To Queen Pomare,
Aliʻi of Tahiti
Respectful greetings to you.
I received your letter on the 25th day of September with a copy of your petition to the Christian King, Louis Phillippe, the King of France. As soon as I received it I quickly ordered these documents to be published in the Polynesian, in accordance with your idea that the people of this land should hear of it.
I have frequently heard of your troubles and of the death of your Government and of your grief, but I don't have the power [mana] within me to help you. At one time, however, I thought of fetching you, and of bringing you to live here in Hawaiʻi with us, but upon reflection I hesitate lest you soon become a refugee from your own country. Therefore I have put aside my thoughts to invite you to come here. Perhaps this latter thought is right [pono] because I have heard things may be right again. Perhaps it is better for you to rely upon the generosity of the King of France, in order that you might not prejudice your petition that seeks redress and affection from him.
Just before this, I had a problem similar to yours, although yours is the graver situation. God was truly generous to me, and my Government emerged victorious at this time. In my time of trouble certain people stood by my side to aid me. I had a foreigner [haole] who had sworn an oath before me, to have no other Sovereign but myself, and he worked with vigor as is the foreigner's way, quickly deciding what was for our good and what should be done. There were other foreigners also, and including my man, T. Haʻalilio. They were in Britain and in France. As soon as they heard of the events here in Hawaiʻi, they quickly petitioned the British Government in order to ascertain if their approval had been given. Here I reign with the support of some righteous foreigners and I think therein my Government shall endure in times when I am again troubled by foreign governments. My own people and those from foreign lands are equally protected under me. I reign in peace. I am not too frequently bothered by very burdensome tasks, but it is my duty to observe and supervise all the work that my Officers do.
Please be generous to my Hawaiian people that travel to your land, as I am generous to your people of Tahiti. Indeed, as I generously care for your people that come here to Hawaiʻi
Oh Sovereign, I deeply regret your trouble. May the Lord that is our Savior liberate you. May you be blessed through the Sacrifice of salvation.
The French Admiral De Tromelin invaded Honolulu in 1849, caused $100,000 in damage and took the king's yacht, Kamehameha III, which was sailed to Tahiti. Hawaii escaped French annexation because the balance of American, British and French interests in the islands made it impossible for any of the three nations to annex the islands.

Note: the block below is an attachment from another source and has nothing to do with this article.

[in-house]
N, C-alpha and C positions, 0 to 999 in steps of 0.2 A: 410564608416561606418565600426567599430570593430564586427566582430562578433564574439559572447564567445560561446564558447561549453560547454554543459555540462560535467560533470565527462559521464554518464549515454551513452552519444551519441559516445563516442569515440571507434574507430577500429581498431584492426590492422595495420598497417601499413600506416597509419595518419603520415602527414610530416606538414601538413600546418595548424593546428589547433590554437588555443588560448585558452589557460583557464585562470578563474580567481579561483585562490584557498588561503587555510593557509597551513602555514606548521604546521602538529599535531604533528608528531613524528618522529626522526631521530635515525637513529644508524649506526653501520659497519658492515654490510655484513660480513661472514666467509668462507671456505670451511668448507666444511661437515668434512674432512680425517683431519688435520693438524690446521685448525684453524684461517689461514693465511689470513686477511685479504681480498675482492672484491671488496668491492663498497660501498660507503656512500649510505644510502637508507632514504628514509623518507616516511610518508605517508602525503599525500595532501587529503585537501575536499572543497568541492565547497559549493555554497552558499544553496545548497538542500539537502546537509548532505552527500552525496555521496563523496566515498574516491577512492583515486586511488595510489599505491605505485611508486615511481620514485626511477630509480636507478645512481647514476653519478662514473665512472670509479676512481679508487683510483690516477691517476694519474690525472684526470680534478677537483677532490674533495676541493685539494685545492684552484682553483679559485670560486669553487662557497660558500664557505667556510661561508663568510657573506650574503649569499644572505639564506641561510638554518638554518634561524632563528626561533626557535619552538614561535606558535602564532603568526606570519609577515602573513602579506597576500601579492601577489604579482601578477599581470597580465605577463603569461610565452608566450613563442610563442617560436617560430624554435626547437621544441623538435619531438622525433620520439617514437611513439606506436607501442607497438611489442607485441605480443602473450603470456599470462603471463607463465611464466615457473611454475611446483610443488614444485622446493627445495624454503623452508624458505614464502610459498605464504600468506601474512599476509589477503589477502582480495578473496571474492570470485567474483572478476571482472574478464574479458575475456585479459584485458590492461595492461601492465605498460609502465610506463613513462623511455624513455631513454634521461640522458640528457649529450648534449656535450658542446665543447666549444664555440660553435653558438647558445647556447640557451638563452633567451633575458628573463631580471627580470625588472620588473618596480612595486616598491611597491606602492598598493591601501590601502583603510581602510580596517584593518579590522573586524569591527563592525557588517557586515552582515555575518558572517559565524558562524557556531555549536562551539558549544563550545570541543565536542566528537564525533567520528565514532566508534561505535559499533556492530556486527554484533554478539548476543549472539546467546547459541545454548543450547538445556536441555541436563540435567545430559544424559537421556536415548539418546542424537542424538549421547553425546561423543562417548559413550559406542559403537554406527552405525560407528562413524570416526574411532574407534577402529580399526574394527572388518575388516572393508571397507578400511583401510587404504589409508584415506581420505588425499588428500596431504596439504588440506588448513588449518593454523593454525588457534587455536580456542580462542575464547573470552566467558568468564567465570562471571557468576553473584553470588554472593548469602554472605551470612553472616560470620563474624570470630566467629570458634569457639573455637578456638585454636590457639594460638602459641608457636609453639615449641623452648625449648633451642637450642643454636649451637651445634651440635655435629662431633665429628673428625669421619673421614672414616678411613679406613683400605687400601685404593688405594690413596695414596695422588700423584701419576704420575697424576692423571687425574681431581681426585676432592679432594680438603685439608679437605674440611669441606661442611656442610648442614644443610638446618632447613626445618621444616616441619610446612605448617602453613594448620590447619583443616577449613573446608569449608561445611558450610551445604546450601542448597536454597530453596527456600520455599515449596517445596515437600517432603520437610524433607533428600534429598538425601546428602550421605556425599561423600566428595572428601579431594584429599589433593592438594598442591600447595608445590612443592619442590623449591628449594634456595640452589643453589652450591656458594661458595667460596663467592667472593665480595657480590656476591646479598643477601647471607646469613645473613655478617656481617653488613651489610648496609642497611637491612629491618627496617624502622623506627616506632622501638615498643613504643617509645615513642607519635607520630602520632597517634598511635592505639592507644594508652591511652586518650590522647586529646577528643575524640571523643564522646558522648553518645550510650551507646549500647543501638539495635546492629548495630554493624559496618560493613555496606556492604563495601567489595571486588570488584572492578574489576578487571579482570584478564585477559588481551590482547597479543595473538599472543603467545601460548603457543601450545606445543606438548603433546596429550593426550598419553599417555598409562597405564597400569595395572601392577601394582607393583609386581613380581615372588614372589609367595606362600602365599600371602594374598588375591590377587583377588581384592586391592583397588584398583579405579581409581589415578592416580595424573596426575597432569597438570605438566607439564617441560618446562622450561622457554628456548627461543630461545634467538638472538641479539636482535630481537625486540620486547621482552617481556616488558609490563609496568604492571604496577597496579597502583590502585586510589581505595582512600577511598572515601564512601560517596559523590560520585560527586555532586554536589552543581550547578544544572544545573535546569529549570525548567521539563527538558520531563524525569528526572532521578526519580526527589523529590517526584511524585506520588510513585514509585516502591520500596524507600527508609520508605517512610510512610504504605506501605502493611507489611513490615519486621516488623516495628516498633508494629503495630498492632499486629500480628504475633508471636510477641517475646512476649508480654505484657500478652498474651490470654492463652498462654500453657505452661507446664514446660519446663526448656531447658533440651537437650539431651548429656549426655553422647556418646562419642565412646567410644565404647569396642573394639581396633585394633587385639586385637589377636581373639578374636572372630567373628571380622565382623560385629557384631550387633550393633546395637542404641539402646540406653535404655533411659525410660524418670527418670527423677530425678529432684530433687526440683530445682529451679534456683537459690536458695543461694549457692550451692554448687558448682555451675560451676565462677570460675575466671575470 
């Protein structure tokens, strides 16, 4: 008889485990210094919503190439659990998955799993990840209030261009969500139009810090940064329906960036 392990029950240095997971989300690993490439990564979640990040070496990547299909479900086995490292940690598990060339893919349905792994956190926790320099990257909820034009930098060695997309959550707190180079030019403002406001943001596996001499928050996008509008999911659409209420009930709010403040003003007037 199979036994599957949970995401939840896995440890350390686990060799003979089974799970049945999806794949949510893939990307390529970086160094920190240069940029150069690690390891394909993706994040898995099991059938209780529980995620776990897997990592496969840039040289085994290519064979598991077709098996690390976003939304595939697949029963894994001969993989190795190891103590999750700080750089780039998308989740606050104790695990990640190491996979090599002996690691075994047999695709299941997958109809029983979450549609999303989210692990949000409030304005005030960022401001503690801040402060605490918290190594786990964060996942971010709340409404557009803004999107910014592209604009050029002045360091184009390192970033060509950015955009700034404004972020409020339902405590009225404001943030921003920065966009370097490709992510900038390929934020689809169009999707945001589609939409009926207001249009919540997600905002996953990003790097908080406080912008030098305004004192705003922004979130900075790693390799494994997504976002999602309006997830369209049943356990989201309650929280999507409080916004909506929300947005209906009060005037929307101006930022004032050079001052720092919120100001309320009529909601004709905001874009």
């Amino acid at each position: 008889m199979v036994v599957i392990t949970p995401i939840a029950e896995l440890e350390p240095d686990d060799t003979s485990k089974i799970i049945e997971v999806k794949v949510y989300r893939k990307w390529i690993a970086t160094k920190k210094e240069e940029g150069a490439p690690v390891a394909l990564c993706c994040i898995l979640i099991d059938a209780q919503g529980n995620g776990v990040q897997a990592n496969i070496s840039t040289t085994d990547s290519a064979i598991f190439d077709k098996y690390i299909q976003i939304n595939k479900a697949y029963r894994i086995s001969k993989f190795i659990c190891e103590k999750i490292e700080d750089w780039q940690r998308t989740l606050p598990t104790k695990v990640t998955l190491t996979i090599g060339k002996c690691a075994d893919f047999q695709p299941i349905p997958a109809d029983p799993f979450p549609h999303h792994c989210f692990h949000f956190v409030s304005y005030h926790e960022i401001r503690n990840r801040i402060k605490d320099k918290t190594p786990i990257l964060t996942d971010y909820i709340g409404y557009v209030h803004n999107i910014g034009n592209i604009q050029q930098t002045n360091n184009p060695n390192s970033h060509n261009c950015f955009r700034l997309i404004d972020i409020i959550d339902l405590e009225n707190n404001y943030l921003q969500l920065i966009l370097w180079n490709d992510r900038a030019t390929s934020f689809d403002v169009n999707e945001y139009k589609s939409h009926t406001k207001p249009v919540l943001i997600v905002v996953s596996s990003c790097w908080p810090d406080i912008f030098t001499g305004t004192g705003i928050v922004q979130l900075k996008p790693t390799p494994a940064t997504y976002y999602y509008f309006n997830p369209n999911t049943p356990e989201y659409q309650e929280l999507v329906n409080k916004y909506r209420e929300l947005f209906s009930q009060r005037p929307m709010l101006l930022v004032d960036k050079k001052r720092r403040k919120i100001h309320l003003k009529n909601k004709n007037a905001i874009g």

In 1849, Tahitian Princess Ninito Teraʻiapo, accompanied by her cousins, all nieces of Queen Pōmare IV, arrived in Honolulu from Tahiti as guests of the Admiral De Tromelin. She was betrothed to Prince Moses Kekūāiwa, but arrived to news of his death. Instead she married John Kapilikea Sumner. Ninito returned to Tahiti with her husband, who served as Hawaiian consul to Tahiti for a number of years.
In November 24, 1853, Tahiti and Hawaii signed a postal treaty which set Tahitian postage at 5¢ per ½ oz. and Hawaii postage at 5¢ per ½ oz. This was the only formal diplomatic treaty between the two countries.
Hawaii maintained a consul in the Tahitian capital Papeetē, and this representation continued after the French annexation of Tahiti in 1880, but as a diplomatic gesture to France and its colonies rather than to the former relationship between Tahiti and Hawaii.
Diplomats from Hawaii to TahitiEdit
Diplomatic representation in Papeetē in the kingdom was through a series of ad-hoc envoys, and a post roughly equivalent to the current diplomatic rank of Ambassador of Consuls to Tahiti. Records are scant of Consuls prior to the 1880s.
King Kamehameha II had a brief correspondent with Mahine Tehei'ura, King of Huahine, one of the three independent kingdoms in the windward sided of the Society Islands, which was linguistically and culturally tied with Tahiti. Here is a translation of one of the first Hawaiian letters ever written:
Hawaii, August 16, 1822
I will now make a communication to you. I have compassion towards you on account of your son's dying. My love to you with all the chiefs of all your islands. I now serve the God of you and of us. We are now learning to read and write. When I shall become skillful in learning I will then go and see you. May you be saved by Jesus Christ.
Liholiho Kamehameha II.